Father Casey began making rounds in the neighborhood, calling on parishioners where they lived and worked. He was determined to revitalize the parish and was convinced that "you can't know your people by sitting in your office." His Mexican-American parishioners responded to the congenial Irish pastor. Whole families donated time, labor, and materials, helping Father Casey spruce up the church. Priest and parishioners replaced the old pump organ; they remodeled the church with secondhand confessionals, stations of the cross, and other furnishings Father Casey picked up when the old Sacred Heart Church in Boulder was razed. Some of the congregation and Father Casey spent their evenings lying on their backs atop a scaffolding to restore the venerable ceiling, and repainted the whole church. "I've spent more time with a paint brush in my hand during the past twenty years than I have with religious objects," Father Casey quipped.
He was followed as pastor by Father Robert A. Hagan, SJ (1973-1980), Father Mark McKenzie, SJ (1980-1984), and Father Eugene Renard, SJ (1985-1988). Sadly, the parish closed its grade school in 1979. That loss was partially compensated when the parish acquired the vacant lot next to the church and transformed it from an eyesore into a park and outdoor shrine. The old fence along 28th Street, which Baby Doe Tabor had long ago donated to her church, was repaired and repainted. Sacred Heart Church, once considered ripe for demolition, began to sparkle with a new spirit. When the skylight over the main altar collapsed, knocking down and shattering a huge crucifix, Carlota Espinoza replaced it with her huge, colorful mural of the death and resurrection of Jesus Christ. Proud parishioners celebrated their centennial in 1979, when Sacred Heart became the first parish in the Denver archdiocese to spend a century in the same church.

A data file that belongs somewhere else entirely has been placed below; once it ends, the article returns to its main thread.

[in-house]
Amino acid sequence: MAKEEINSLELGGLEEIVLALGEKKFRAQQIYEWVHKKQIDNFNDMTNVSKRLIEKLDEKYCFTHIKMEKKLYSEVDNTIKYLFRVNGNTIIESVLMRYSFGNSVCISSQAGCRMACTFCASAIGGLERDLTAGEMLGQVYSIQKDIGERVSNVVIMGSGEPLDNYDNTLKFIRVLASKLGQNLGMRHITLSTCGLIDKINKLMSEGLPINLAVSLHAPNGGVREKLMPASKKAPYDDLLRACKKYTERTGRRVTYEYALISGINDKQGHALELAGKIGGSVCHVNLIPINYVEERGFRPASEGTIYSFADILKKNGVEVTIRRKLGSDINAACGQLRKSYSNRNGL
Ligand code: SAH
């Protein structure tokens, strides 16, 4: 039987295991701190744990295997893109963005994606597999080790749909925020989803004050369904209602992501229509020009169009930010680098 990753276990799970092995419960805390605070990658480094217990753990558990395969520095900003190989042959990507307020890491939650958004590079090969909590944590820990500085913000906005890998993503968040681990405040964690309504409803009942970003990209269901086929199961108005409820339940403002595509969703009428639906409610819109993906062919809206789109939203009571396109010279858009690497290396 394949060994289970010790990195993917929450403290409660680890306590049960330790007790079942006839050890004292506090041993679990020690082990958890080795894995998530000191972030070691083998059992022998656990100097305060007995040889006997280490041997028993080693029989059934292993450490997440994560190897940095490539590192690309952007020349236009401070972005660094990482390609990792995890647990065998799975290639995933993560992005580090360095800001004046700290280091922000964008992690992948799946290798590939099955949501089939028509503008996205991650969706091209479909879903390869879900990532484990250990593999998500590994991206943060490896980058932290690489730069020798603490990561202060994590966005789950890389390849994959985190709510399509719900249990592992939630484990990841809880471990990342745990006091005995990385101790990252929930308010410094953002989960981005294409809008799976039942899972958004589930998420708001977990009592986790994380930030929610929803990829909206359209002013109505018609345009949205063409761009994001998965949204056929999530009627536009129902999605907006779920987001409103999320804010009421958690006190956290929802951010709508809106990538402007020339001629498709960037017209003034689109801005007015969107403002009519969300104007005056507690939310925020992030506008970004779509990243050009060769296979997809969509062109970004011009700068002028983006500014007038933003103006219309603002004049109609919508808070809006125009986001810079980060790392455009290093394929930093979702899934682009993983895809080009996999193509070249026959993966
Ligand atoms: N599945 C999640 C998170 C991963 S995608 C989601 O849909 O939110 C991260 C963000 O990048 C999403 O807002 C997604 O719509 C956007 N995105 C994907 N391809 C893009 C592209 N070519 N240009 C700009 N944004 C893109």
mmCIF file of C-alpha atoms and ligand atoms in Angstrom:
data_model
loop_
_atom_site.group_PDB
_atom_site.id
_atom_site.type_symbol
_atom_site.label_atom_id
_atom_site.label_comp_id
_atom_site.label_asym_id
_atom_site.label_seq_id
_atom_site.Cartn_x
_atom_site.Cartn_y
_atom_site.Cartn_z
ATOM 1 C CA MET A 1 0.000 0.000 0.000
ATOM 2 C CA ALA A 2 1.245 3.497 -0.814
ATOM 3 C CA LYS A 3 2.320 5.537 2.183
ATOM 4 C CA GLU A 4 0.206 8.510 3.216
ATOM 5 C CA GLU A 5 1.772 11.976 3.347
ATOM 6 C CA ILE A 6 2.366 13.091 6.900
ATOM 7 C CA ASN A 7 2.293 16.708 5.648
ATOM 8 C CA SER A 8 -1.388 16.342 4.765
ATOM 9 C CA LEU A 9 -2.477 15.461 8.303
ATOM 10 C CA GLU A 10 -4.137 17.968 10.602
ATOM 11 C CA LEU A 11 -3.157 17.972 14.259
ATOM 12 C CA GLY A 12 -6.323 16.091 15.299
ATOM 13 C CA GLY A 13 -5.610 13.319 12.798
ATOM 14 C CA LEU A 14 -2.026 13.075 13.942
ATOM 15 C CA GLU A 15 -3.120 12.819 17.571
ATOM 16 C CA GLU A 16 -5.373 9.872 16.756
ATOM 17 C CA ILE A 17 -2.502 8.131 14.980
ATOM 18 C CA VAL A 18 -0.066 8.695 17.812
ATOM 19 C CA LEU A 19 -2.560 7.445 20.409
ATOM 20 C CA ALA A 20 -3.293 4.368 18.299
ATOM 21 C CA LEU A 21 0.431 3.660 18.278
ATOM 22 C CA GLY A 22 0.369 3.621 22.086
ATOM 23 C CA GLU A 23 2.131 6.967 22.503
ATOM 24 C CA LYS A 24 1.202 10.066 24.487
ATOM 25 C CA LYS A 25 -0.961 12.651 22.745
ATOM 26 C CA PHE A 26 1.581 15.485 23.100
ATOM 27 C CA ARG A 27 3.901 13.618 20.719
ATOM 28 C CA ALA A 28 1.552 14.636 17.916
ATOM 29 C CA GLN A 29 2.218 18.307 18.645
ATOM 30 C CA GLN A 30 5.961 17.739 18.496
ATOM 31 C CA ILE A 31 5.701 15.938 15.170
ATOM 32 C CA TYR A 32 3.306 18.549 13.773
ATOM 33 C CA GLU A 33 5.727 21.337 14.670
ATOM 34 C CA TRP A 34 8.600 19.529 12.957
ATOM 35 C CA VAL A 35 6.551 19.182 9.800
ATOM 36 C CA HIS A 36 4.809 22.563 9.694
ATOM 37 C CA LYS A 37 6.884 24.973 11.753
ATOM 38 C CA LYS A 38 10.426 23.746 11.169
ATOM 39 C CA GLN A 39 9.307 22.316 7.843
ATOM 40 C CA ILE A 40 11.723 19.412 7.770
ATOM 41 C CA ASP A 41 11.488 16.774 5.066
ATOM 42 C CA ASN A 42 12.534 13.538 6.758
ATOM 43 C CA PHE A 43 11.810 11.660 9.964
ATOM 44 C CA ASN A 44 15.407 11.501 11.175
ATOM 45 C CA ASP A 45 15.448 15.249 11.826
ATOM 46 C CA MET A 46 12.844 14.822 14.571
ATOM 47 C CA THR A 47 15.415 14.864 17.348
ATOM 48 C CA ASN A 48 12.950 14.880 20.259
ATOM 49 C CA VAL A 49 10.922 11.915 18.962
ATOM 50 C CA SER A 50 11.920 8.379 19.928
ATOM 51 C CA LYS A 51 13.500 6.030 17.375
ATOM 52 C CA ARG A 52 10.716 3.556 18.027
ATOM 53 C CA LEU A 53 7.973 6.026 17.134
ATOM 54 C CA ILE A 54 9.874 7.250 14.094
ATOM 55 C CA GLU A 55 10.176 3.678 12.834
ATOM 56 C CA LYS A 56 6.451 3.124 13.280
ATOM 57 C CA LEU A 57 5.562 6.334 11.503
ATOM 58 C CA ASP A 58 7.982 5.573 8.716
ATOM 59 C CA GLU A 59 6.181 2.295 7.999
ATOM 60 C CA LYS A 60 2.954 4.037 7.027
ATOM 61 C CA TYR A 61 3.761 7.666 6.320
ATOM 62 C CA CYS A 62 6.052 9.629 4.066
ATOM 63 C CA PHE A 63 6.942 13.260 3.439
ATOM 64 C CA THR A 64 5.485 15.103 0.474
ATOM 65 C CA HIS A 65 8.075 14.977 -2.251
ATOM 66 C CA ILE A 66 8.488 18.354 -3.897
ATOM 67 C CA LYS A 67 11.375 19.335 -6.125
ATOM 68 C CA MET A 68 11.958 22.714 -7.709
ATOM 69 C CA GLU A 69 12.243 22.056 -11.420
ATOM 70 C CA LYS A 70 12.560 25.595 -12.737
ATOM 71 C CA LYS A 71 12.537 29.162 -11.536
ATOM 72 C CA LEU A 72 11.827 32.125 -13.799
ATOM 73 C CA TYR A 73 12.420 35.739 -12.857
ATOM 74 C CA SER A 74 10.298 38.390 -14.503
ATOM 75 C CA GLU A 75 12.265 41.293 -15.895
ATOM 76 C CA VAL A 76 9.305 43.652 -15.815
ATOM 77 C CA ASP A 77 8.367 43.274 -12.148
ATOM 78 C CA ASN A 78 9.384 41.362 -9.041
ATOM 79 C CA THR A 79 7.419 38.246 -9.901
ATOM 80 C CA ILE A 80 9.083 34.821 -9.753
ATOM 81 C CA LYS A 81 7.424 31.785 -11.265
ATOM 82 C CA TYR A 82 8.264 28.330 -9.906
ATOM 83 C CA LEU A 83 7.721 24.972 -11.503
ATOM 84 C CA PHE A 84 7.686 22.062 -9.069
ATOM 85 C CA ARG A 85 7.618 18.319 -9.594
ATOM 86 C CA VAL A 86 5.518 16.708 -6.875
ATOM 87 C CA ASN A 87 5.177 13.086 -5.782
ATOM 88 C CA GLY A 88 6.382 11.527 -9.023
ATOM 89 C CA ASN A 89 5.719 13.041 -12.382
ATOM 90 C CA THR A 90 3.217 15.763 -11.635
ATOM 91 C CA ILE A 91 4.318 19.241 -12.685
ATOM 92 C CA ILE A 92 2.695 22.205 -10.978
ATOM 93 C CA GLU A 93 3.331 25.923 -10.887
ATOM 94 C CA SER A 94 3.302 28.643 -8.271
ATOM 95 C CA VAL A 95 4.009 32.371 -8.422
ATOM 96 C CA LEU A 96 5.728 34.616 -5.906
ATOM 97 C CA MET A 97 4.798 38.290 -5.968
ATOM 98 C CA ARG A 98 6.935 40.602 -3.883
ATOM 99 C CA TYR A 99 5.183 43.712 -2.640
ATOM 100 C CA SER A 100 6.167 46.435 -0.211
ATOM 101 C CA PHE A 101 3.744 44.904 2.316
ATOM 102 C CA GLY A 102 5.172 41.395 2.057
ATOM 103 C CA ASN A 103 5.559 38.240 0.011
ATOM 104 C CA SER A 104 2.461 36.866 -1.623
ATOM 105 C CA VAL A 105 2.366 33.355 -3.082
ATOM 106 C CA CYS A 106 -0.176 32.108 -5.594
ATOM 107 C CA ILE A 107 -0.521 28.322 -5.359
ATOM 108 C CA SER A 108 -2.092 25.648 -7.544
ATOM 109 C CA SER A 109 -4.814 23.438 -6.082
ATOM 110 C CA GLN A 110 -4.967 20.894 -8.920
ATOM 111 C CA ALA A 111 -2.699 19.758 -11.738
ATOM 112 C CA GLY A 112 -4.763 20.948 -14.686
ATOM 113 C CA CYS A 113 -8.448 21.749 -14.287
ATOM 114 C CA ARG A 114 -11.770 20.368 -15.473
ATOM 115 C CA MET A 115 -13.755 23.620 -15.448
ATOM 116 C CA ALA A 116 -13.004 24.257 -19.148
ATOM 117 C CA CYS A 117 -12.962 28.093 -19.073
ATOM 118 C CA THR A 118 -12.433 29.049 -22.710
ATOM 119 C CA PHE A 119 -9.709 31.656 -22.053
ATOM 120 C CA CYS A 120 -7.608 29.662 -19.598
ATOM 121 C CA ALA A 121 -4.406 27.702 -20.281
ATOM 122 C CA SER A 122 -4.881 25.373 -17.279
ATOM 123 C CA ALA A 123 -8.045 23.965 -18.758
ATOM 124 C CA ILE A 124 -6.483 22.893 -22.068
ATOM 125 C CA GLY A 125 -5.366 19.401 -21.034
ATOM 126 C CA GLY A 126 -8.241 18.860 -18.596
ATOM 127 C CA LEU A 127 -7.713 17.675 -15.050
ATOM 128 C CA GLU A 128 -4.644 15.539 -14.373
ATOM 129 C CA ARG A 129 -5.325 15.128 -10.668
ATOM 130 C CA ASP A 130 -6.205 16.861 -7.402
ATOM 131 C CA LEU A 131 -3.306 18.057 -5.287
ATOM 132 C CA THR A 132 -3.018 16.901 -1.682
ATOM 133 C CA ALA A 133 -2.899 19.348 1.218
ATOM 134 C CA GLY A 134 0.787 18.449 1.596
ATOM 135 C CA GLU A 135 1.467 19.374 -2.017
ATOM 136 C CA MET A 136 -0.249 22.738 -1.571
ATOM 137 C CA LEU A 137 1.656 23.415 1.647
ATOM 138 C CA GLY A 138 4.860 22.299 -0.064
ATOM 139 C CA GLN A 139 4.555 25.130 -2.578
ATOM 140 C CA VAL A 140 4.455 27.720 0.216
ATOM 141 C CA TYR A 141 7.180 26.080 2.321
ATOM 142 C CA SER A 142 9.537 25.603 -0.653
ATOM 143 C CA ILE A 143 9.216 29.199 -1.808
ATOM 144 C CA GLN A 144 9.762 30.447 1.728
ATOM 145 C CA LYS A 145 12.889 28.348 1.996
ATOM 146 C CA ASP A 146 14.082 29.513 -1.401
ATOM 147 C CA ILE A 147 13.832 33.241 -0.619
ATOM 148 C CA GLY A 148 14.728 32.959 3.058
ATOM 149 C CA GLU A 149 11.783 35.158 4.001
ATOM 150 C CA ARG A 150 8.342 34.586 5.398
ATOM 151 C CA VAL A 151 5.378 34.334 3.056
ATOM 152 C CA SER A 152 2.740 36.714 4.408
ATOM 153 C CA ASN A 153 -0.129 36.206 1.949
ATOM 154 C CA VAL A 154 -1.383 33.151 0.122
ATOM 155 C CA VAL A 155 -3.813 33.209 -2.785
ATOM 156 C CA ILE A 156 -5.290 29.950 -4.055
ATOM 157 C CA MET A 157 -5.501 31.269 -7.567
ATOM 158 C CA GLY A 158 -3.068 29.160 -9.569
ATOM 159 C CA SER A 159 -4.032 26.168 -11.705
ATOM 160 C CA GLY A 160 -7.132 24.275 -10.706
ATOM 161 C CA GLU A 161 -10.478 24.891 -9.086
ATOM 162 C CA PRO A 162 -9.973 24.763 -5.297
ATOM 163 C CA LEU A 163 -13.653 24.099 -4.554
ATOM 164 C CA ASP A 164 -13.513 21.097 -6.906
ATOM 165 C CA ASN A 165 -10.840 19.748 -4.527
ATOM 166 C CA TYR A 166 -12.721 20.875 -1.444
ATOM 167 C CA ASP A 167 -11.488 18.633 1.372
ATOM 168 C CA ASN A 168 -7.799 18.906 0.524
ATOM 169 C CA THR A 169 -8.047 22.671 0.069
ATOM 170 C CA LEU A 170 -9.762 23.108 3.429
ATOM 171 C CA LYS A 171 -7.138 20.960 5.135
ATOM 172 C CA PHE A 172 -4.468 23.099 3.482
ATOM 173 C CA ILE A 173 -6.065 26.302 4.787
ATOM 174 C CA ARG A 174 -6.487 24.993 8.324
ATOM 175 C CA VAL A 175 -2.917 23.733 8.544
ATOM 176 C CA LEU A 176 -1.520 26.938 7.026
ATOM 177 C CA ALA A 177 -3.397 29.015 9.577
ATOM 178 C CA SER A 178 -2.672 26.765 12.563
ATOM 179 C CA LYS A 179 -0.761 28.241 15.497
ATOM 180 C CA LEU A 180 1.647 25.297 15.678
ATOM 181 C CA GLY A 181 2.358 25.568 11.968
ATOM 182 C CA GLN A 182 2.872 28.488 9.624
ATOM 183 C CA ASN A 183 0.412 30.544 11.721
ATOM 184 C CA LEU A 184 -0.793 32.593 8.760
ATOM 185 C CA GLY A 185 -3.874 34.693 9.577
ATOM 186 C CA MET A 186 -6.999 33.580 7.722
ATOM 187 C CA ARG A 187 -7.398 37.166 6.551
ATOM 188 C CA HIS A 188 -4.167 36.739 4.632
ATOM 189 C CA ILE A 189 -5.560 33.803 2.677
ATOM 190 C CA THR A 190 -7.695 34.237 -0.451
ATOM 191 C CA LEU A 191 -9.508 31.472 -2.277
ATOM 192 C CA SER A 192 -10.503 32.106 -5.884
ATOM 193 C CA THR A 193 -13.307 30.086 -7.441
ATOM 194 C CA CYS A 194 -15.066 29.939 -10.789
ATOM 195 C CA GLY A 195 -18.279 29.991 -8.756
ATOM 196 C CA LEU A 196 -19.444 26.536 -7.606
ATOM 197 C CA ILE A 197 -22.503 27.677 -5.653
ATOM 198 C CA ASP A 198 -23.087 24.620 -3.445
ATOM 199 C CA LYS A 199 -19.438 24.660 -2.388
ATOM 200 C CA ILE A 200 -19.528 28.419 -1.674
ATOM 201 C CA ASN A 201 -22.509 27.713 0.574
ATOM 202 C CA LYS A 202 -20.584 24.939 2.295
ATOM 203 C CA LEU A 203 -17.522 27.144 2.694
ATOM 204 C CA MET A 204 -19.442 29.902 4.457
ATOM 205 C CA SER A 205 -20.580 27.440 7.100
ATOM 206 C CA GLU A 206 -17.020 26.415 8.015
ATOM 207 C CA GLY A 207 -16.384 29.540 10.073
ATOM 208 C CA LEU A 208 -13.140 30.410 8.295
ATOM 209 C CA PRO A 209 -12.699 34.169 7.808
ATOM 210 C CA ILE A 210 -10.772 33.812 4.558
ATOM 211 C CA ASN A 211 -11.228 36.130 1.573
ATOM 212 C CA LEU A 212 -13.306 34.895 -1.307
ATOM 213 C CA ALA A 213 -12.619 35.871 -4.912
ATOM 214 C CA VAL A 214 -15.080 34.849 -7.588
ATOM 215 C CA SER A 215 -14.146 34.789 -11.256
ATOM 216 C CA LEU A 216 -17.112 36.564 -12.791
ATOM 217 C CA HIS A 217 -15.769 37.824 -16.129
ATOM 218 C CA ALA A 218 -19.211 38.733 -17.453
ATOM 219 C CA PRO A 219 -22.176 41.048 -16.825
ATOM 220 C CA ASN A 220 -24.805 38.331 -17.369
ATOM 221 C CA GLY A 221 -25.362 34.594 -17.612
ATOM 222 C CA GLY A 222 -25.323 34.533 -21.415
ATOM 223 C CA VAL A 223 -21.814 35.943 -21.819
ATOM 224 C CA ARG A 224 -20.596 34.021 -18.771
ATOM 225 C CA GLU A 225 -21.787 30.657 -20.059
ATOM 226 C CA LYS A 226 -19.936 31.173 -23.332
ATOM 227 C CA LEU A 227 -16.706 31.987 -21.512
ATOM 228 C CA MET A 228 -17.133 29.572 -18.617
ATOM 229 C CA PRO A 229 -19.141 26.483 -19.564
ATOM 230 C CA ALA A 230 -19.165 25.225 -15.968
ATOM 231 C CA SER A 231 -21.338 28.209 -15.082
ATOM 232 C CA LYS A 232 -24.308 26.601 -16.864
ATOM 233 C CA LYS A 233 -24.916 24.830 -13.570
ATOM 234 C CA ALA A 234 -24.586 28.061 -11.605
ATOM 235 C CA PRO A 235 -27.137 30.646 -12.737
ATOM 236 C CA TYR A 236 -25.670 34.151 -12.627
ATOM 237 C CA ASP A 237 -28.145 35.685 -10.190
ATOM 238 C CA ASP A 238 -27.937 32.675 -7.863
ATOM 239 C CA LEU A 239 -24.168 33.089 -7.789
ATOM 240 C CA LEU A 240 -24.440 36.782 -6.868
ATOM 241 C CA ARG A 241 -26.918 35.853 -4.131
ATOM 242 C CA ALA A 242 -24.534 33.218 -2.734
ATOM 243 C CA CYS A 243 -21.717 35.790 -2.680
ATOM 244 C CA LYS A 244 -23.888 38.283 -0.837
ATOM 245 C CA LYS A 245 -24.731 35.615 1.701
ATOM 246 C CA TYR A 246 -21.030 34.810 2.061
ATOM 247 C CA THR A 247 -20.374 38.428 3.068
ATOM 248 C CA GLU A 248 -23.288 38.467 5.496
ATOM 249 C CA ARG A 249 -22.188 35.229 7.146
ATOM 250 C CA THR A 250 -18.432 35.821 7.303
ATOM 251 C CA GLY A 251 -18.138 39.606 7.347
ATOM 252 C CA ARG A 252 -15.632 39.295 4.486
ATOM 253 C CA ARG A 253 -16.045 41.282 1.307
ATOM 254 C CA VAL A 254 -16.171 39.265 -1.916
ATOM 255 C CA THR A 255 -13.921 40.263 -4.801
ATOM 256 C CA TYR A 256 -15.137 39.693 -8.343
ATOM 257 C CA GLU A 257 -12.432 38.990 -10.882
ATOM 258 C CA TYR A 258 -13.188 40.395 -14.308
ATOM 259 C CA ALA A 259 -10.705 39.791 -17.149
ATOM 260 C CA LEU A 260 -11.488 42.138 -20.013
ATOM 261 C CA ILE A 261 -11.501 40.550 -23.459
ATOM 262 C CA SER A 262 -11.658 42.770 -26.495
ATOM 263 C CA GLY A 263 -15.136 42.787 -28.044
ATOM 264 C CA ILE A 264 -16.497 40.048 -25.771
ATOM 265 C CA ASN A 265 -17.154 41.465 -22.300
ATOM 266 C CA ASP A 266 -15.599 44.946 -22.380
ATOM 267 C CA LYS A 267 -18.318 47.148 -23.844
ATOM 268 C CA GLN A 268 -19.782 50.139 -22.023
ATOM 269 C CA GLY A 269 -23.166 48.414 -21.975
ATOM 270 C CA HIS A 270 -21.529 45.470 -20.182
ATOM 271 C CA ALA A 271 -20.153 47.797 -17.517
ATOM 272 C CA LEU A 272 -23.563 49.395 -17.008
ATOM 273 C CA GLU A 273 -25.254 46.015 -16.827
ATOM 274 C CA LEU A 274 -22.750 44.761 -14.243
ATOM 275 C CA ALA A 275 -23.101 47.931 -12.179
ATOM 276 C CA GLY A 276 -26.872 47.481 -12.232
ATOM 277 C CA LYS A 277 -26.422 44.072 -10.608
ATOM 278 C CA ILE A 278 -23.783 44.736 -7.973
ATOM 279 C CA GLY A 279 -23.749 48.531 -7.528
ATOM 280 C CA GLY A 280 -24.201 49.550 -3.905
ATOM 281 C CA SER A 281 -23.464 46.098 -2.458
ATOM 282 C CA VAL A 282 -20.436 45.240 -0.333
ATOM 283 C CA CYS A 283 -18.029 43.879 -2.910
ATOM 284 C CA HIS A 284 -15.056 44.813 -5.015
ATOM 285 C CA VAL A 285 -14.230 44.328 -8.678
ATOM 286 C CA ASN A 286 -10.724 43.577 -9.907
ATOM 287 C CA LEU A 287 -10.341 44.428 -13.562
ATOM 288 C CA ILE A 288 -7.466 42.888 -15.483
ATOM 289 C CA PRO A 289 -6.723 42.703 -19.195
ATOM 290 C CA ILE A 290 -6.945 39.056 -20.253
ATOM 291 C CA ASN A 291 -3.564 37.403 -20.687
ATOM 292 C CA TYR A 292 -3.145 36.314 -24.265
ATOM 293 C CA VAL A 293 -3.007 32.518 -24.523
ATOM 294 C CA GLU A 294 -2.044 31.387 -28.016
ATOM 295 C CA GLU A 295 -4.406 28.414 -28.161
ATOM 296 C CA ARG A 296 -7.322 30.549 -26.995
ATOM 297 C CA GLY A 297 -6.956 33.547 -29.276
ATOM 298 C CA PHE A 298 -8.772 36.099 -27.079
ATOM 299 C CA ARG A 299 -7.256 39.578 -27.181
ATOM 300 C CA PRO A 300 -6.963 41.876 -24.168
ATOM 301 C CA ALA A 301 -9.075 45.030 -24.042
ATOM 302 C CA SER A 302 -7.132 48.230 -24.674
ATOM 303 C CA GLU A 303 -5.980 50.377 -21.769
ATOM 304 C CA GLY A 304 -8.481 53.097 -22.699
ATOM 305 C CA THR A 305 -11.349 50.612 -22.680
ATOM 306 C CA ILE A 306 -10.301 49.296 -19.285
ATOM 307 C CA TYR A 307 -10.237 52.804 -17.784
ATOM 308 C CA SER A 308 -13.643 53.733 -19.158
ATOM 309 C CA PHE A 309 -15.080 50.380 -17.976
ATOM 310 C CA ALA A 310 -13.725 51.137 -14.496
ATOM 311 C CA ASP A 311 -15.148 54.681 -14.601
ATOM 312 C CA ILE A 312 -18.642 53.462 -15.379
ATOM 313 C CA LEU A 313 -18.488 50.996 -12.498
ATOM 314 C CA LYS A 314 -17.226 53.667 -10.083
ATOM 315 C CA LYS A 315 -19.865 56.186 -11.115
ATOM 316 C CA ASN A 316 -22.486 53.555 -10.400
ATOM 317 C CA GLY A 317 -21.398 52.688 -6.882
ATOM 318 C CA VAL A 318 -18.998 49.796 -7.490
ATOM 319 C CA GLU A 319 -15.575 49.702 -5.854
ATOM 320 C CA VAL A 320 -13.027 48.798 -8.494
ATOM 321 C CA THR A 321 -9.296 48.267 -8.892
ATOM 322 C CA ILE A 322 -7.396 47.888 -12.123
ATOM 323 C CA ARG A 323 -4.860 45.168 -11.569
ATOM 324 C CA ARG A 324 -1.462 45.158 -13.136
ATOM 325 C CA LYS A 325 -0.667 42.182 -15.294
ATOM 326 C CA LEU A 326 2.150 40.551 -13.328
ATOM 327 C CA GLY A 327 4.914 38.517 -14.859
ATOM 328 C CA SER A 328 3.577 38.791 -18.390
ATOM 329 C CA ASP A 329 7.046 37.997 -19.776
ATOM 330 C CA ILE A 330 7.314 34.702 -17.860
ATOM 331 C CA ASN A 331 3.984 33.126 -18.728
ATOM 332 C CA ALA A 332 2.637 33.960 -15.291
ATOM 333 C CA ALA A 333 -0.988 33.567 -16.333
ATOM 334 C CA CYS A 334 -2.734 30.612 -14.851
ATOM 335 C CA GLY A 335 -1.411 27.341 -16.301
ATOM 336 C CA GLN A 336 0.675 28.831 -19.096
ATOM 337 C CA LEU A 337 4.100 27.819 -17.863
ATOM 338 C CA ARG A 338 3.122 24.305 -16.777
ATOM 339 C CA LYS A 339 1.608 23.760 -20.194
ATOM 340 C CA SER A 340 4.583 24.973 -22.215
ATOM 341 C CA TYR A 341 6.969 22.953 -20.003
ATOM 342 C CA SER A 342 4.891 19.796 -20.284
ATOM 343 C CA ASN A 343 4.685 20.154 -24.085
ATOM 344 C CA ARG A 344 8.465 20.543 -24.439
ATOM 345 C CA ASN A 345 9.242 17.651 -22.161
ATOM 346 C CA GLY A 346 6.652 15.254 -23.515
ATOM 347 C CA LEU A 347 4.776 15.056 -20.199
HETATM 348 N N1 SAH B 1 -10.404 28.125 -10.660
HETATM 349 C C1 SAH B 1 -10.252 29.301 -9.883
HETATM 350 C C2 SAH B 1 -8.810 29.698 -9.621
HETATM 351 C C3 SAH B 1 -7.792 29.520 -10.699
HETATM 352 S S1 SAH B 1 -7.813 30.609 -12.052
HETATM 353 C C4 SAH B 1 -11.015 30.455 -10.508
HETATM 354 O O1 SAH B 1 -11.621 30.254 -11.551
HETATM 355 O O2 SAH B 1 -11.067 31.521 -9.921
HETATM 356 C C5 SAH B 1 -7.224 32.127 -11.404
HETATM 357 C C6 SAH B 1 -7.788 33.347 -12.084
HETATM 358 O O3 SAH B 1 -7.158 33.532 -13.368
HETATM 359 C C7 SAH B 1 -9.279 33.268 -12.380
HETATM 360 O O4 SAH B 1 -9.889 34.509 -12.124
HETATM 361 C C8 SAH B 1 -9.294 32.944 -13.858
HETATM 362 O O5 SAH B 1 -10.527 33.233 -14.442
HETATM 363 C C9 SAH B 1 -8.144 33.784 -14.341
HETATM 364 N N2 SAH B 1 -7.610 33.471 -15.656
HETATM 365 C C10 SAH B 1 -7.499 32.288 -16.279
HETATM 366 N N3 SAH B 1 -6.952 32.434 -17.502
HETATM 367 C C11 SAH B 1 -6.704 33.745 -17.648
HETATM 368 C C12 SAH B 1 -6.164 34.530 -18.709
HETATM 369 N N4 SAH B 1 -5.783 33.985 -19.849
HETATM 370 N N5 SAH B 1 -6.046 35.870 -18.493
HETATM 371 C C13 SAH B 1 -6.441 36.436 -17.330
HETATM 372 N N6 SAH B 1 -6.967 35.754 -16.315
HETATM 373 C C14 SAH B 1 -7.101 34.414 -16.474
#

In 1980, the old convent next to the school at 2844 Lawrence Street was converted to the Sacred Heart House. There, the Sisters of Charity of Leavenworth care for as many as eighteen women and children at a time, perpetuating the charitable endeavors begun in 1892 by the Sacred Heart Aid Society.
Father Renard, the last Jesuit pastor before the parish was turned over to archdiocesan priests in 1988, continued to make Sacred Heart a spiritual center in tune with the renaissance of the neighborhood. "It is a constant struggle," Father Renard remarked in 1987, "but parishioners and others help, like Carlota Espinoza who lovingly put Christ back together again."
Marcus M. Medrano, an archdiocesan priest, took charge on July 1, 1988, saying, "The oldness of the parish plant creates many challenges. My people and I, poor though we are, will continue the struggle to keep Sacred Heart a great parish."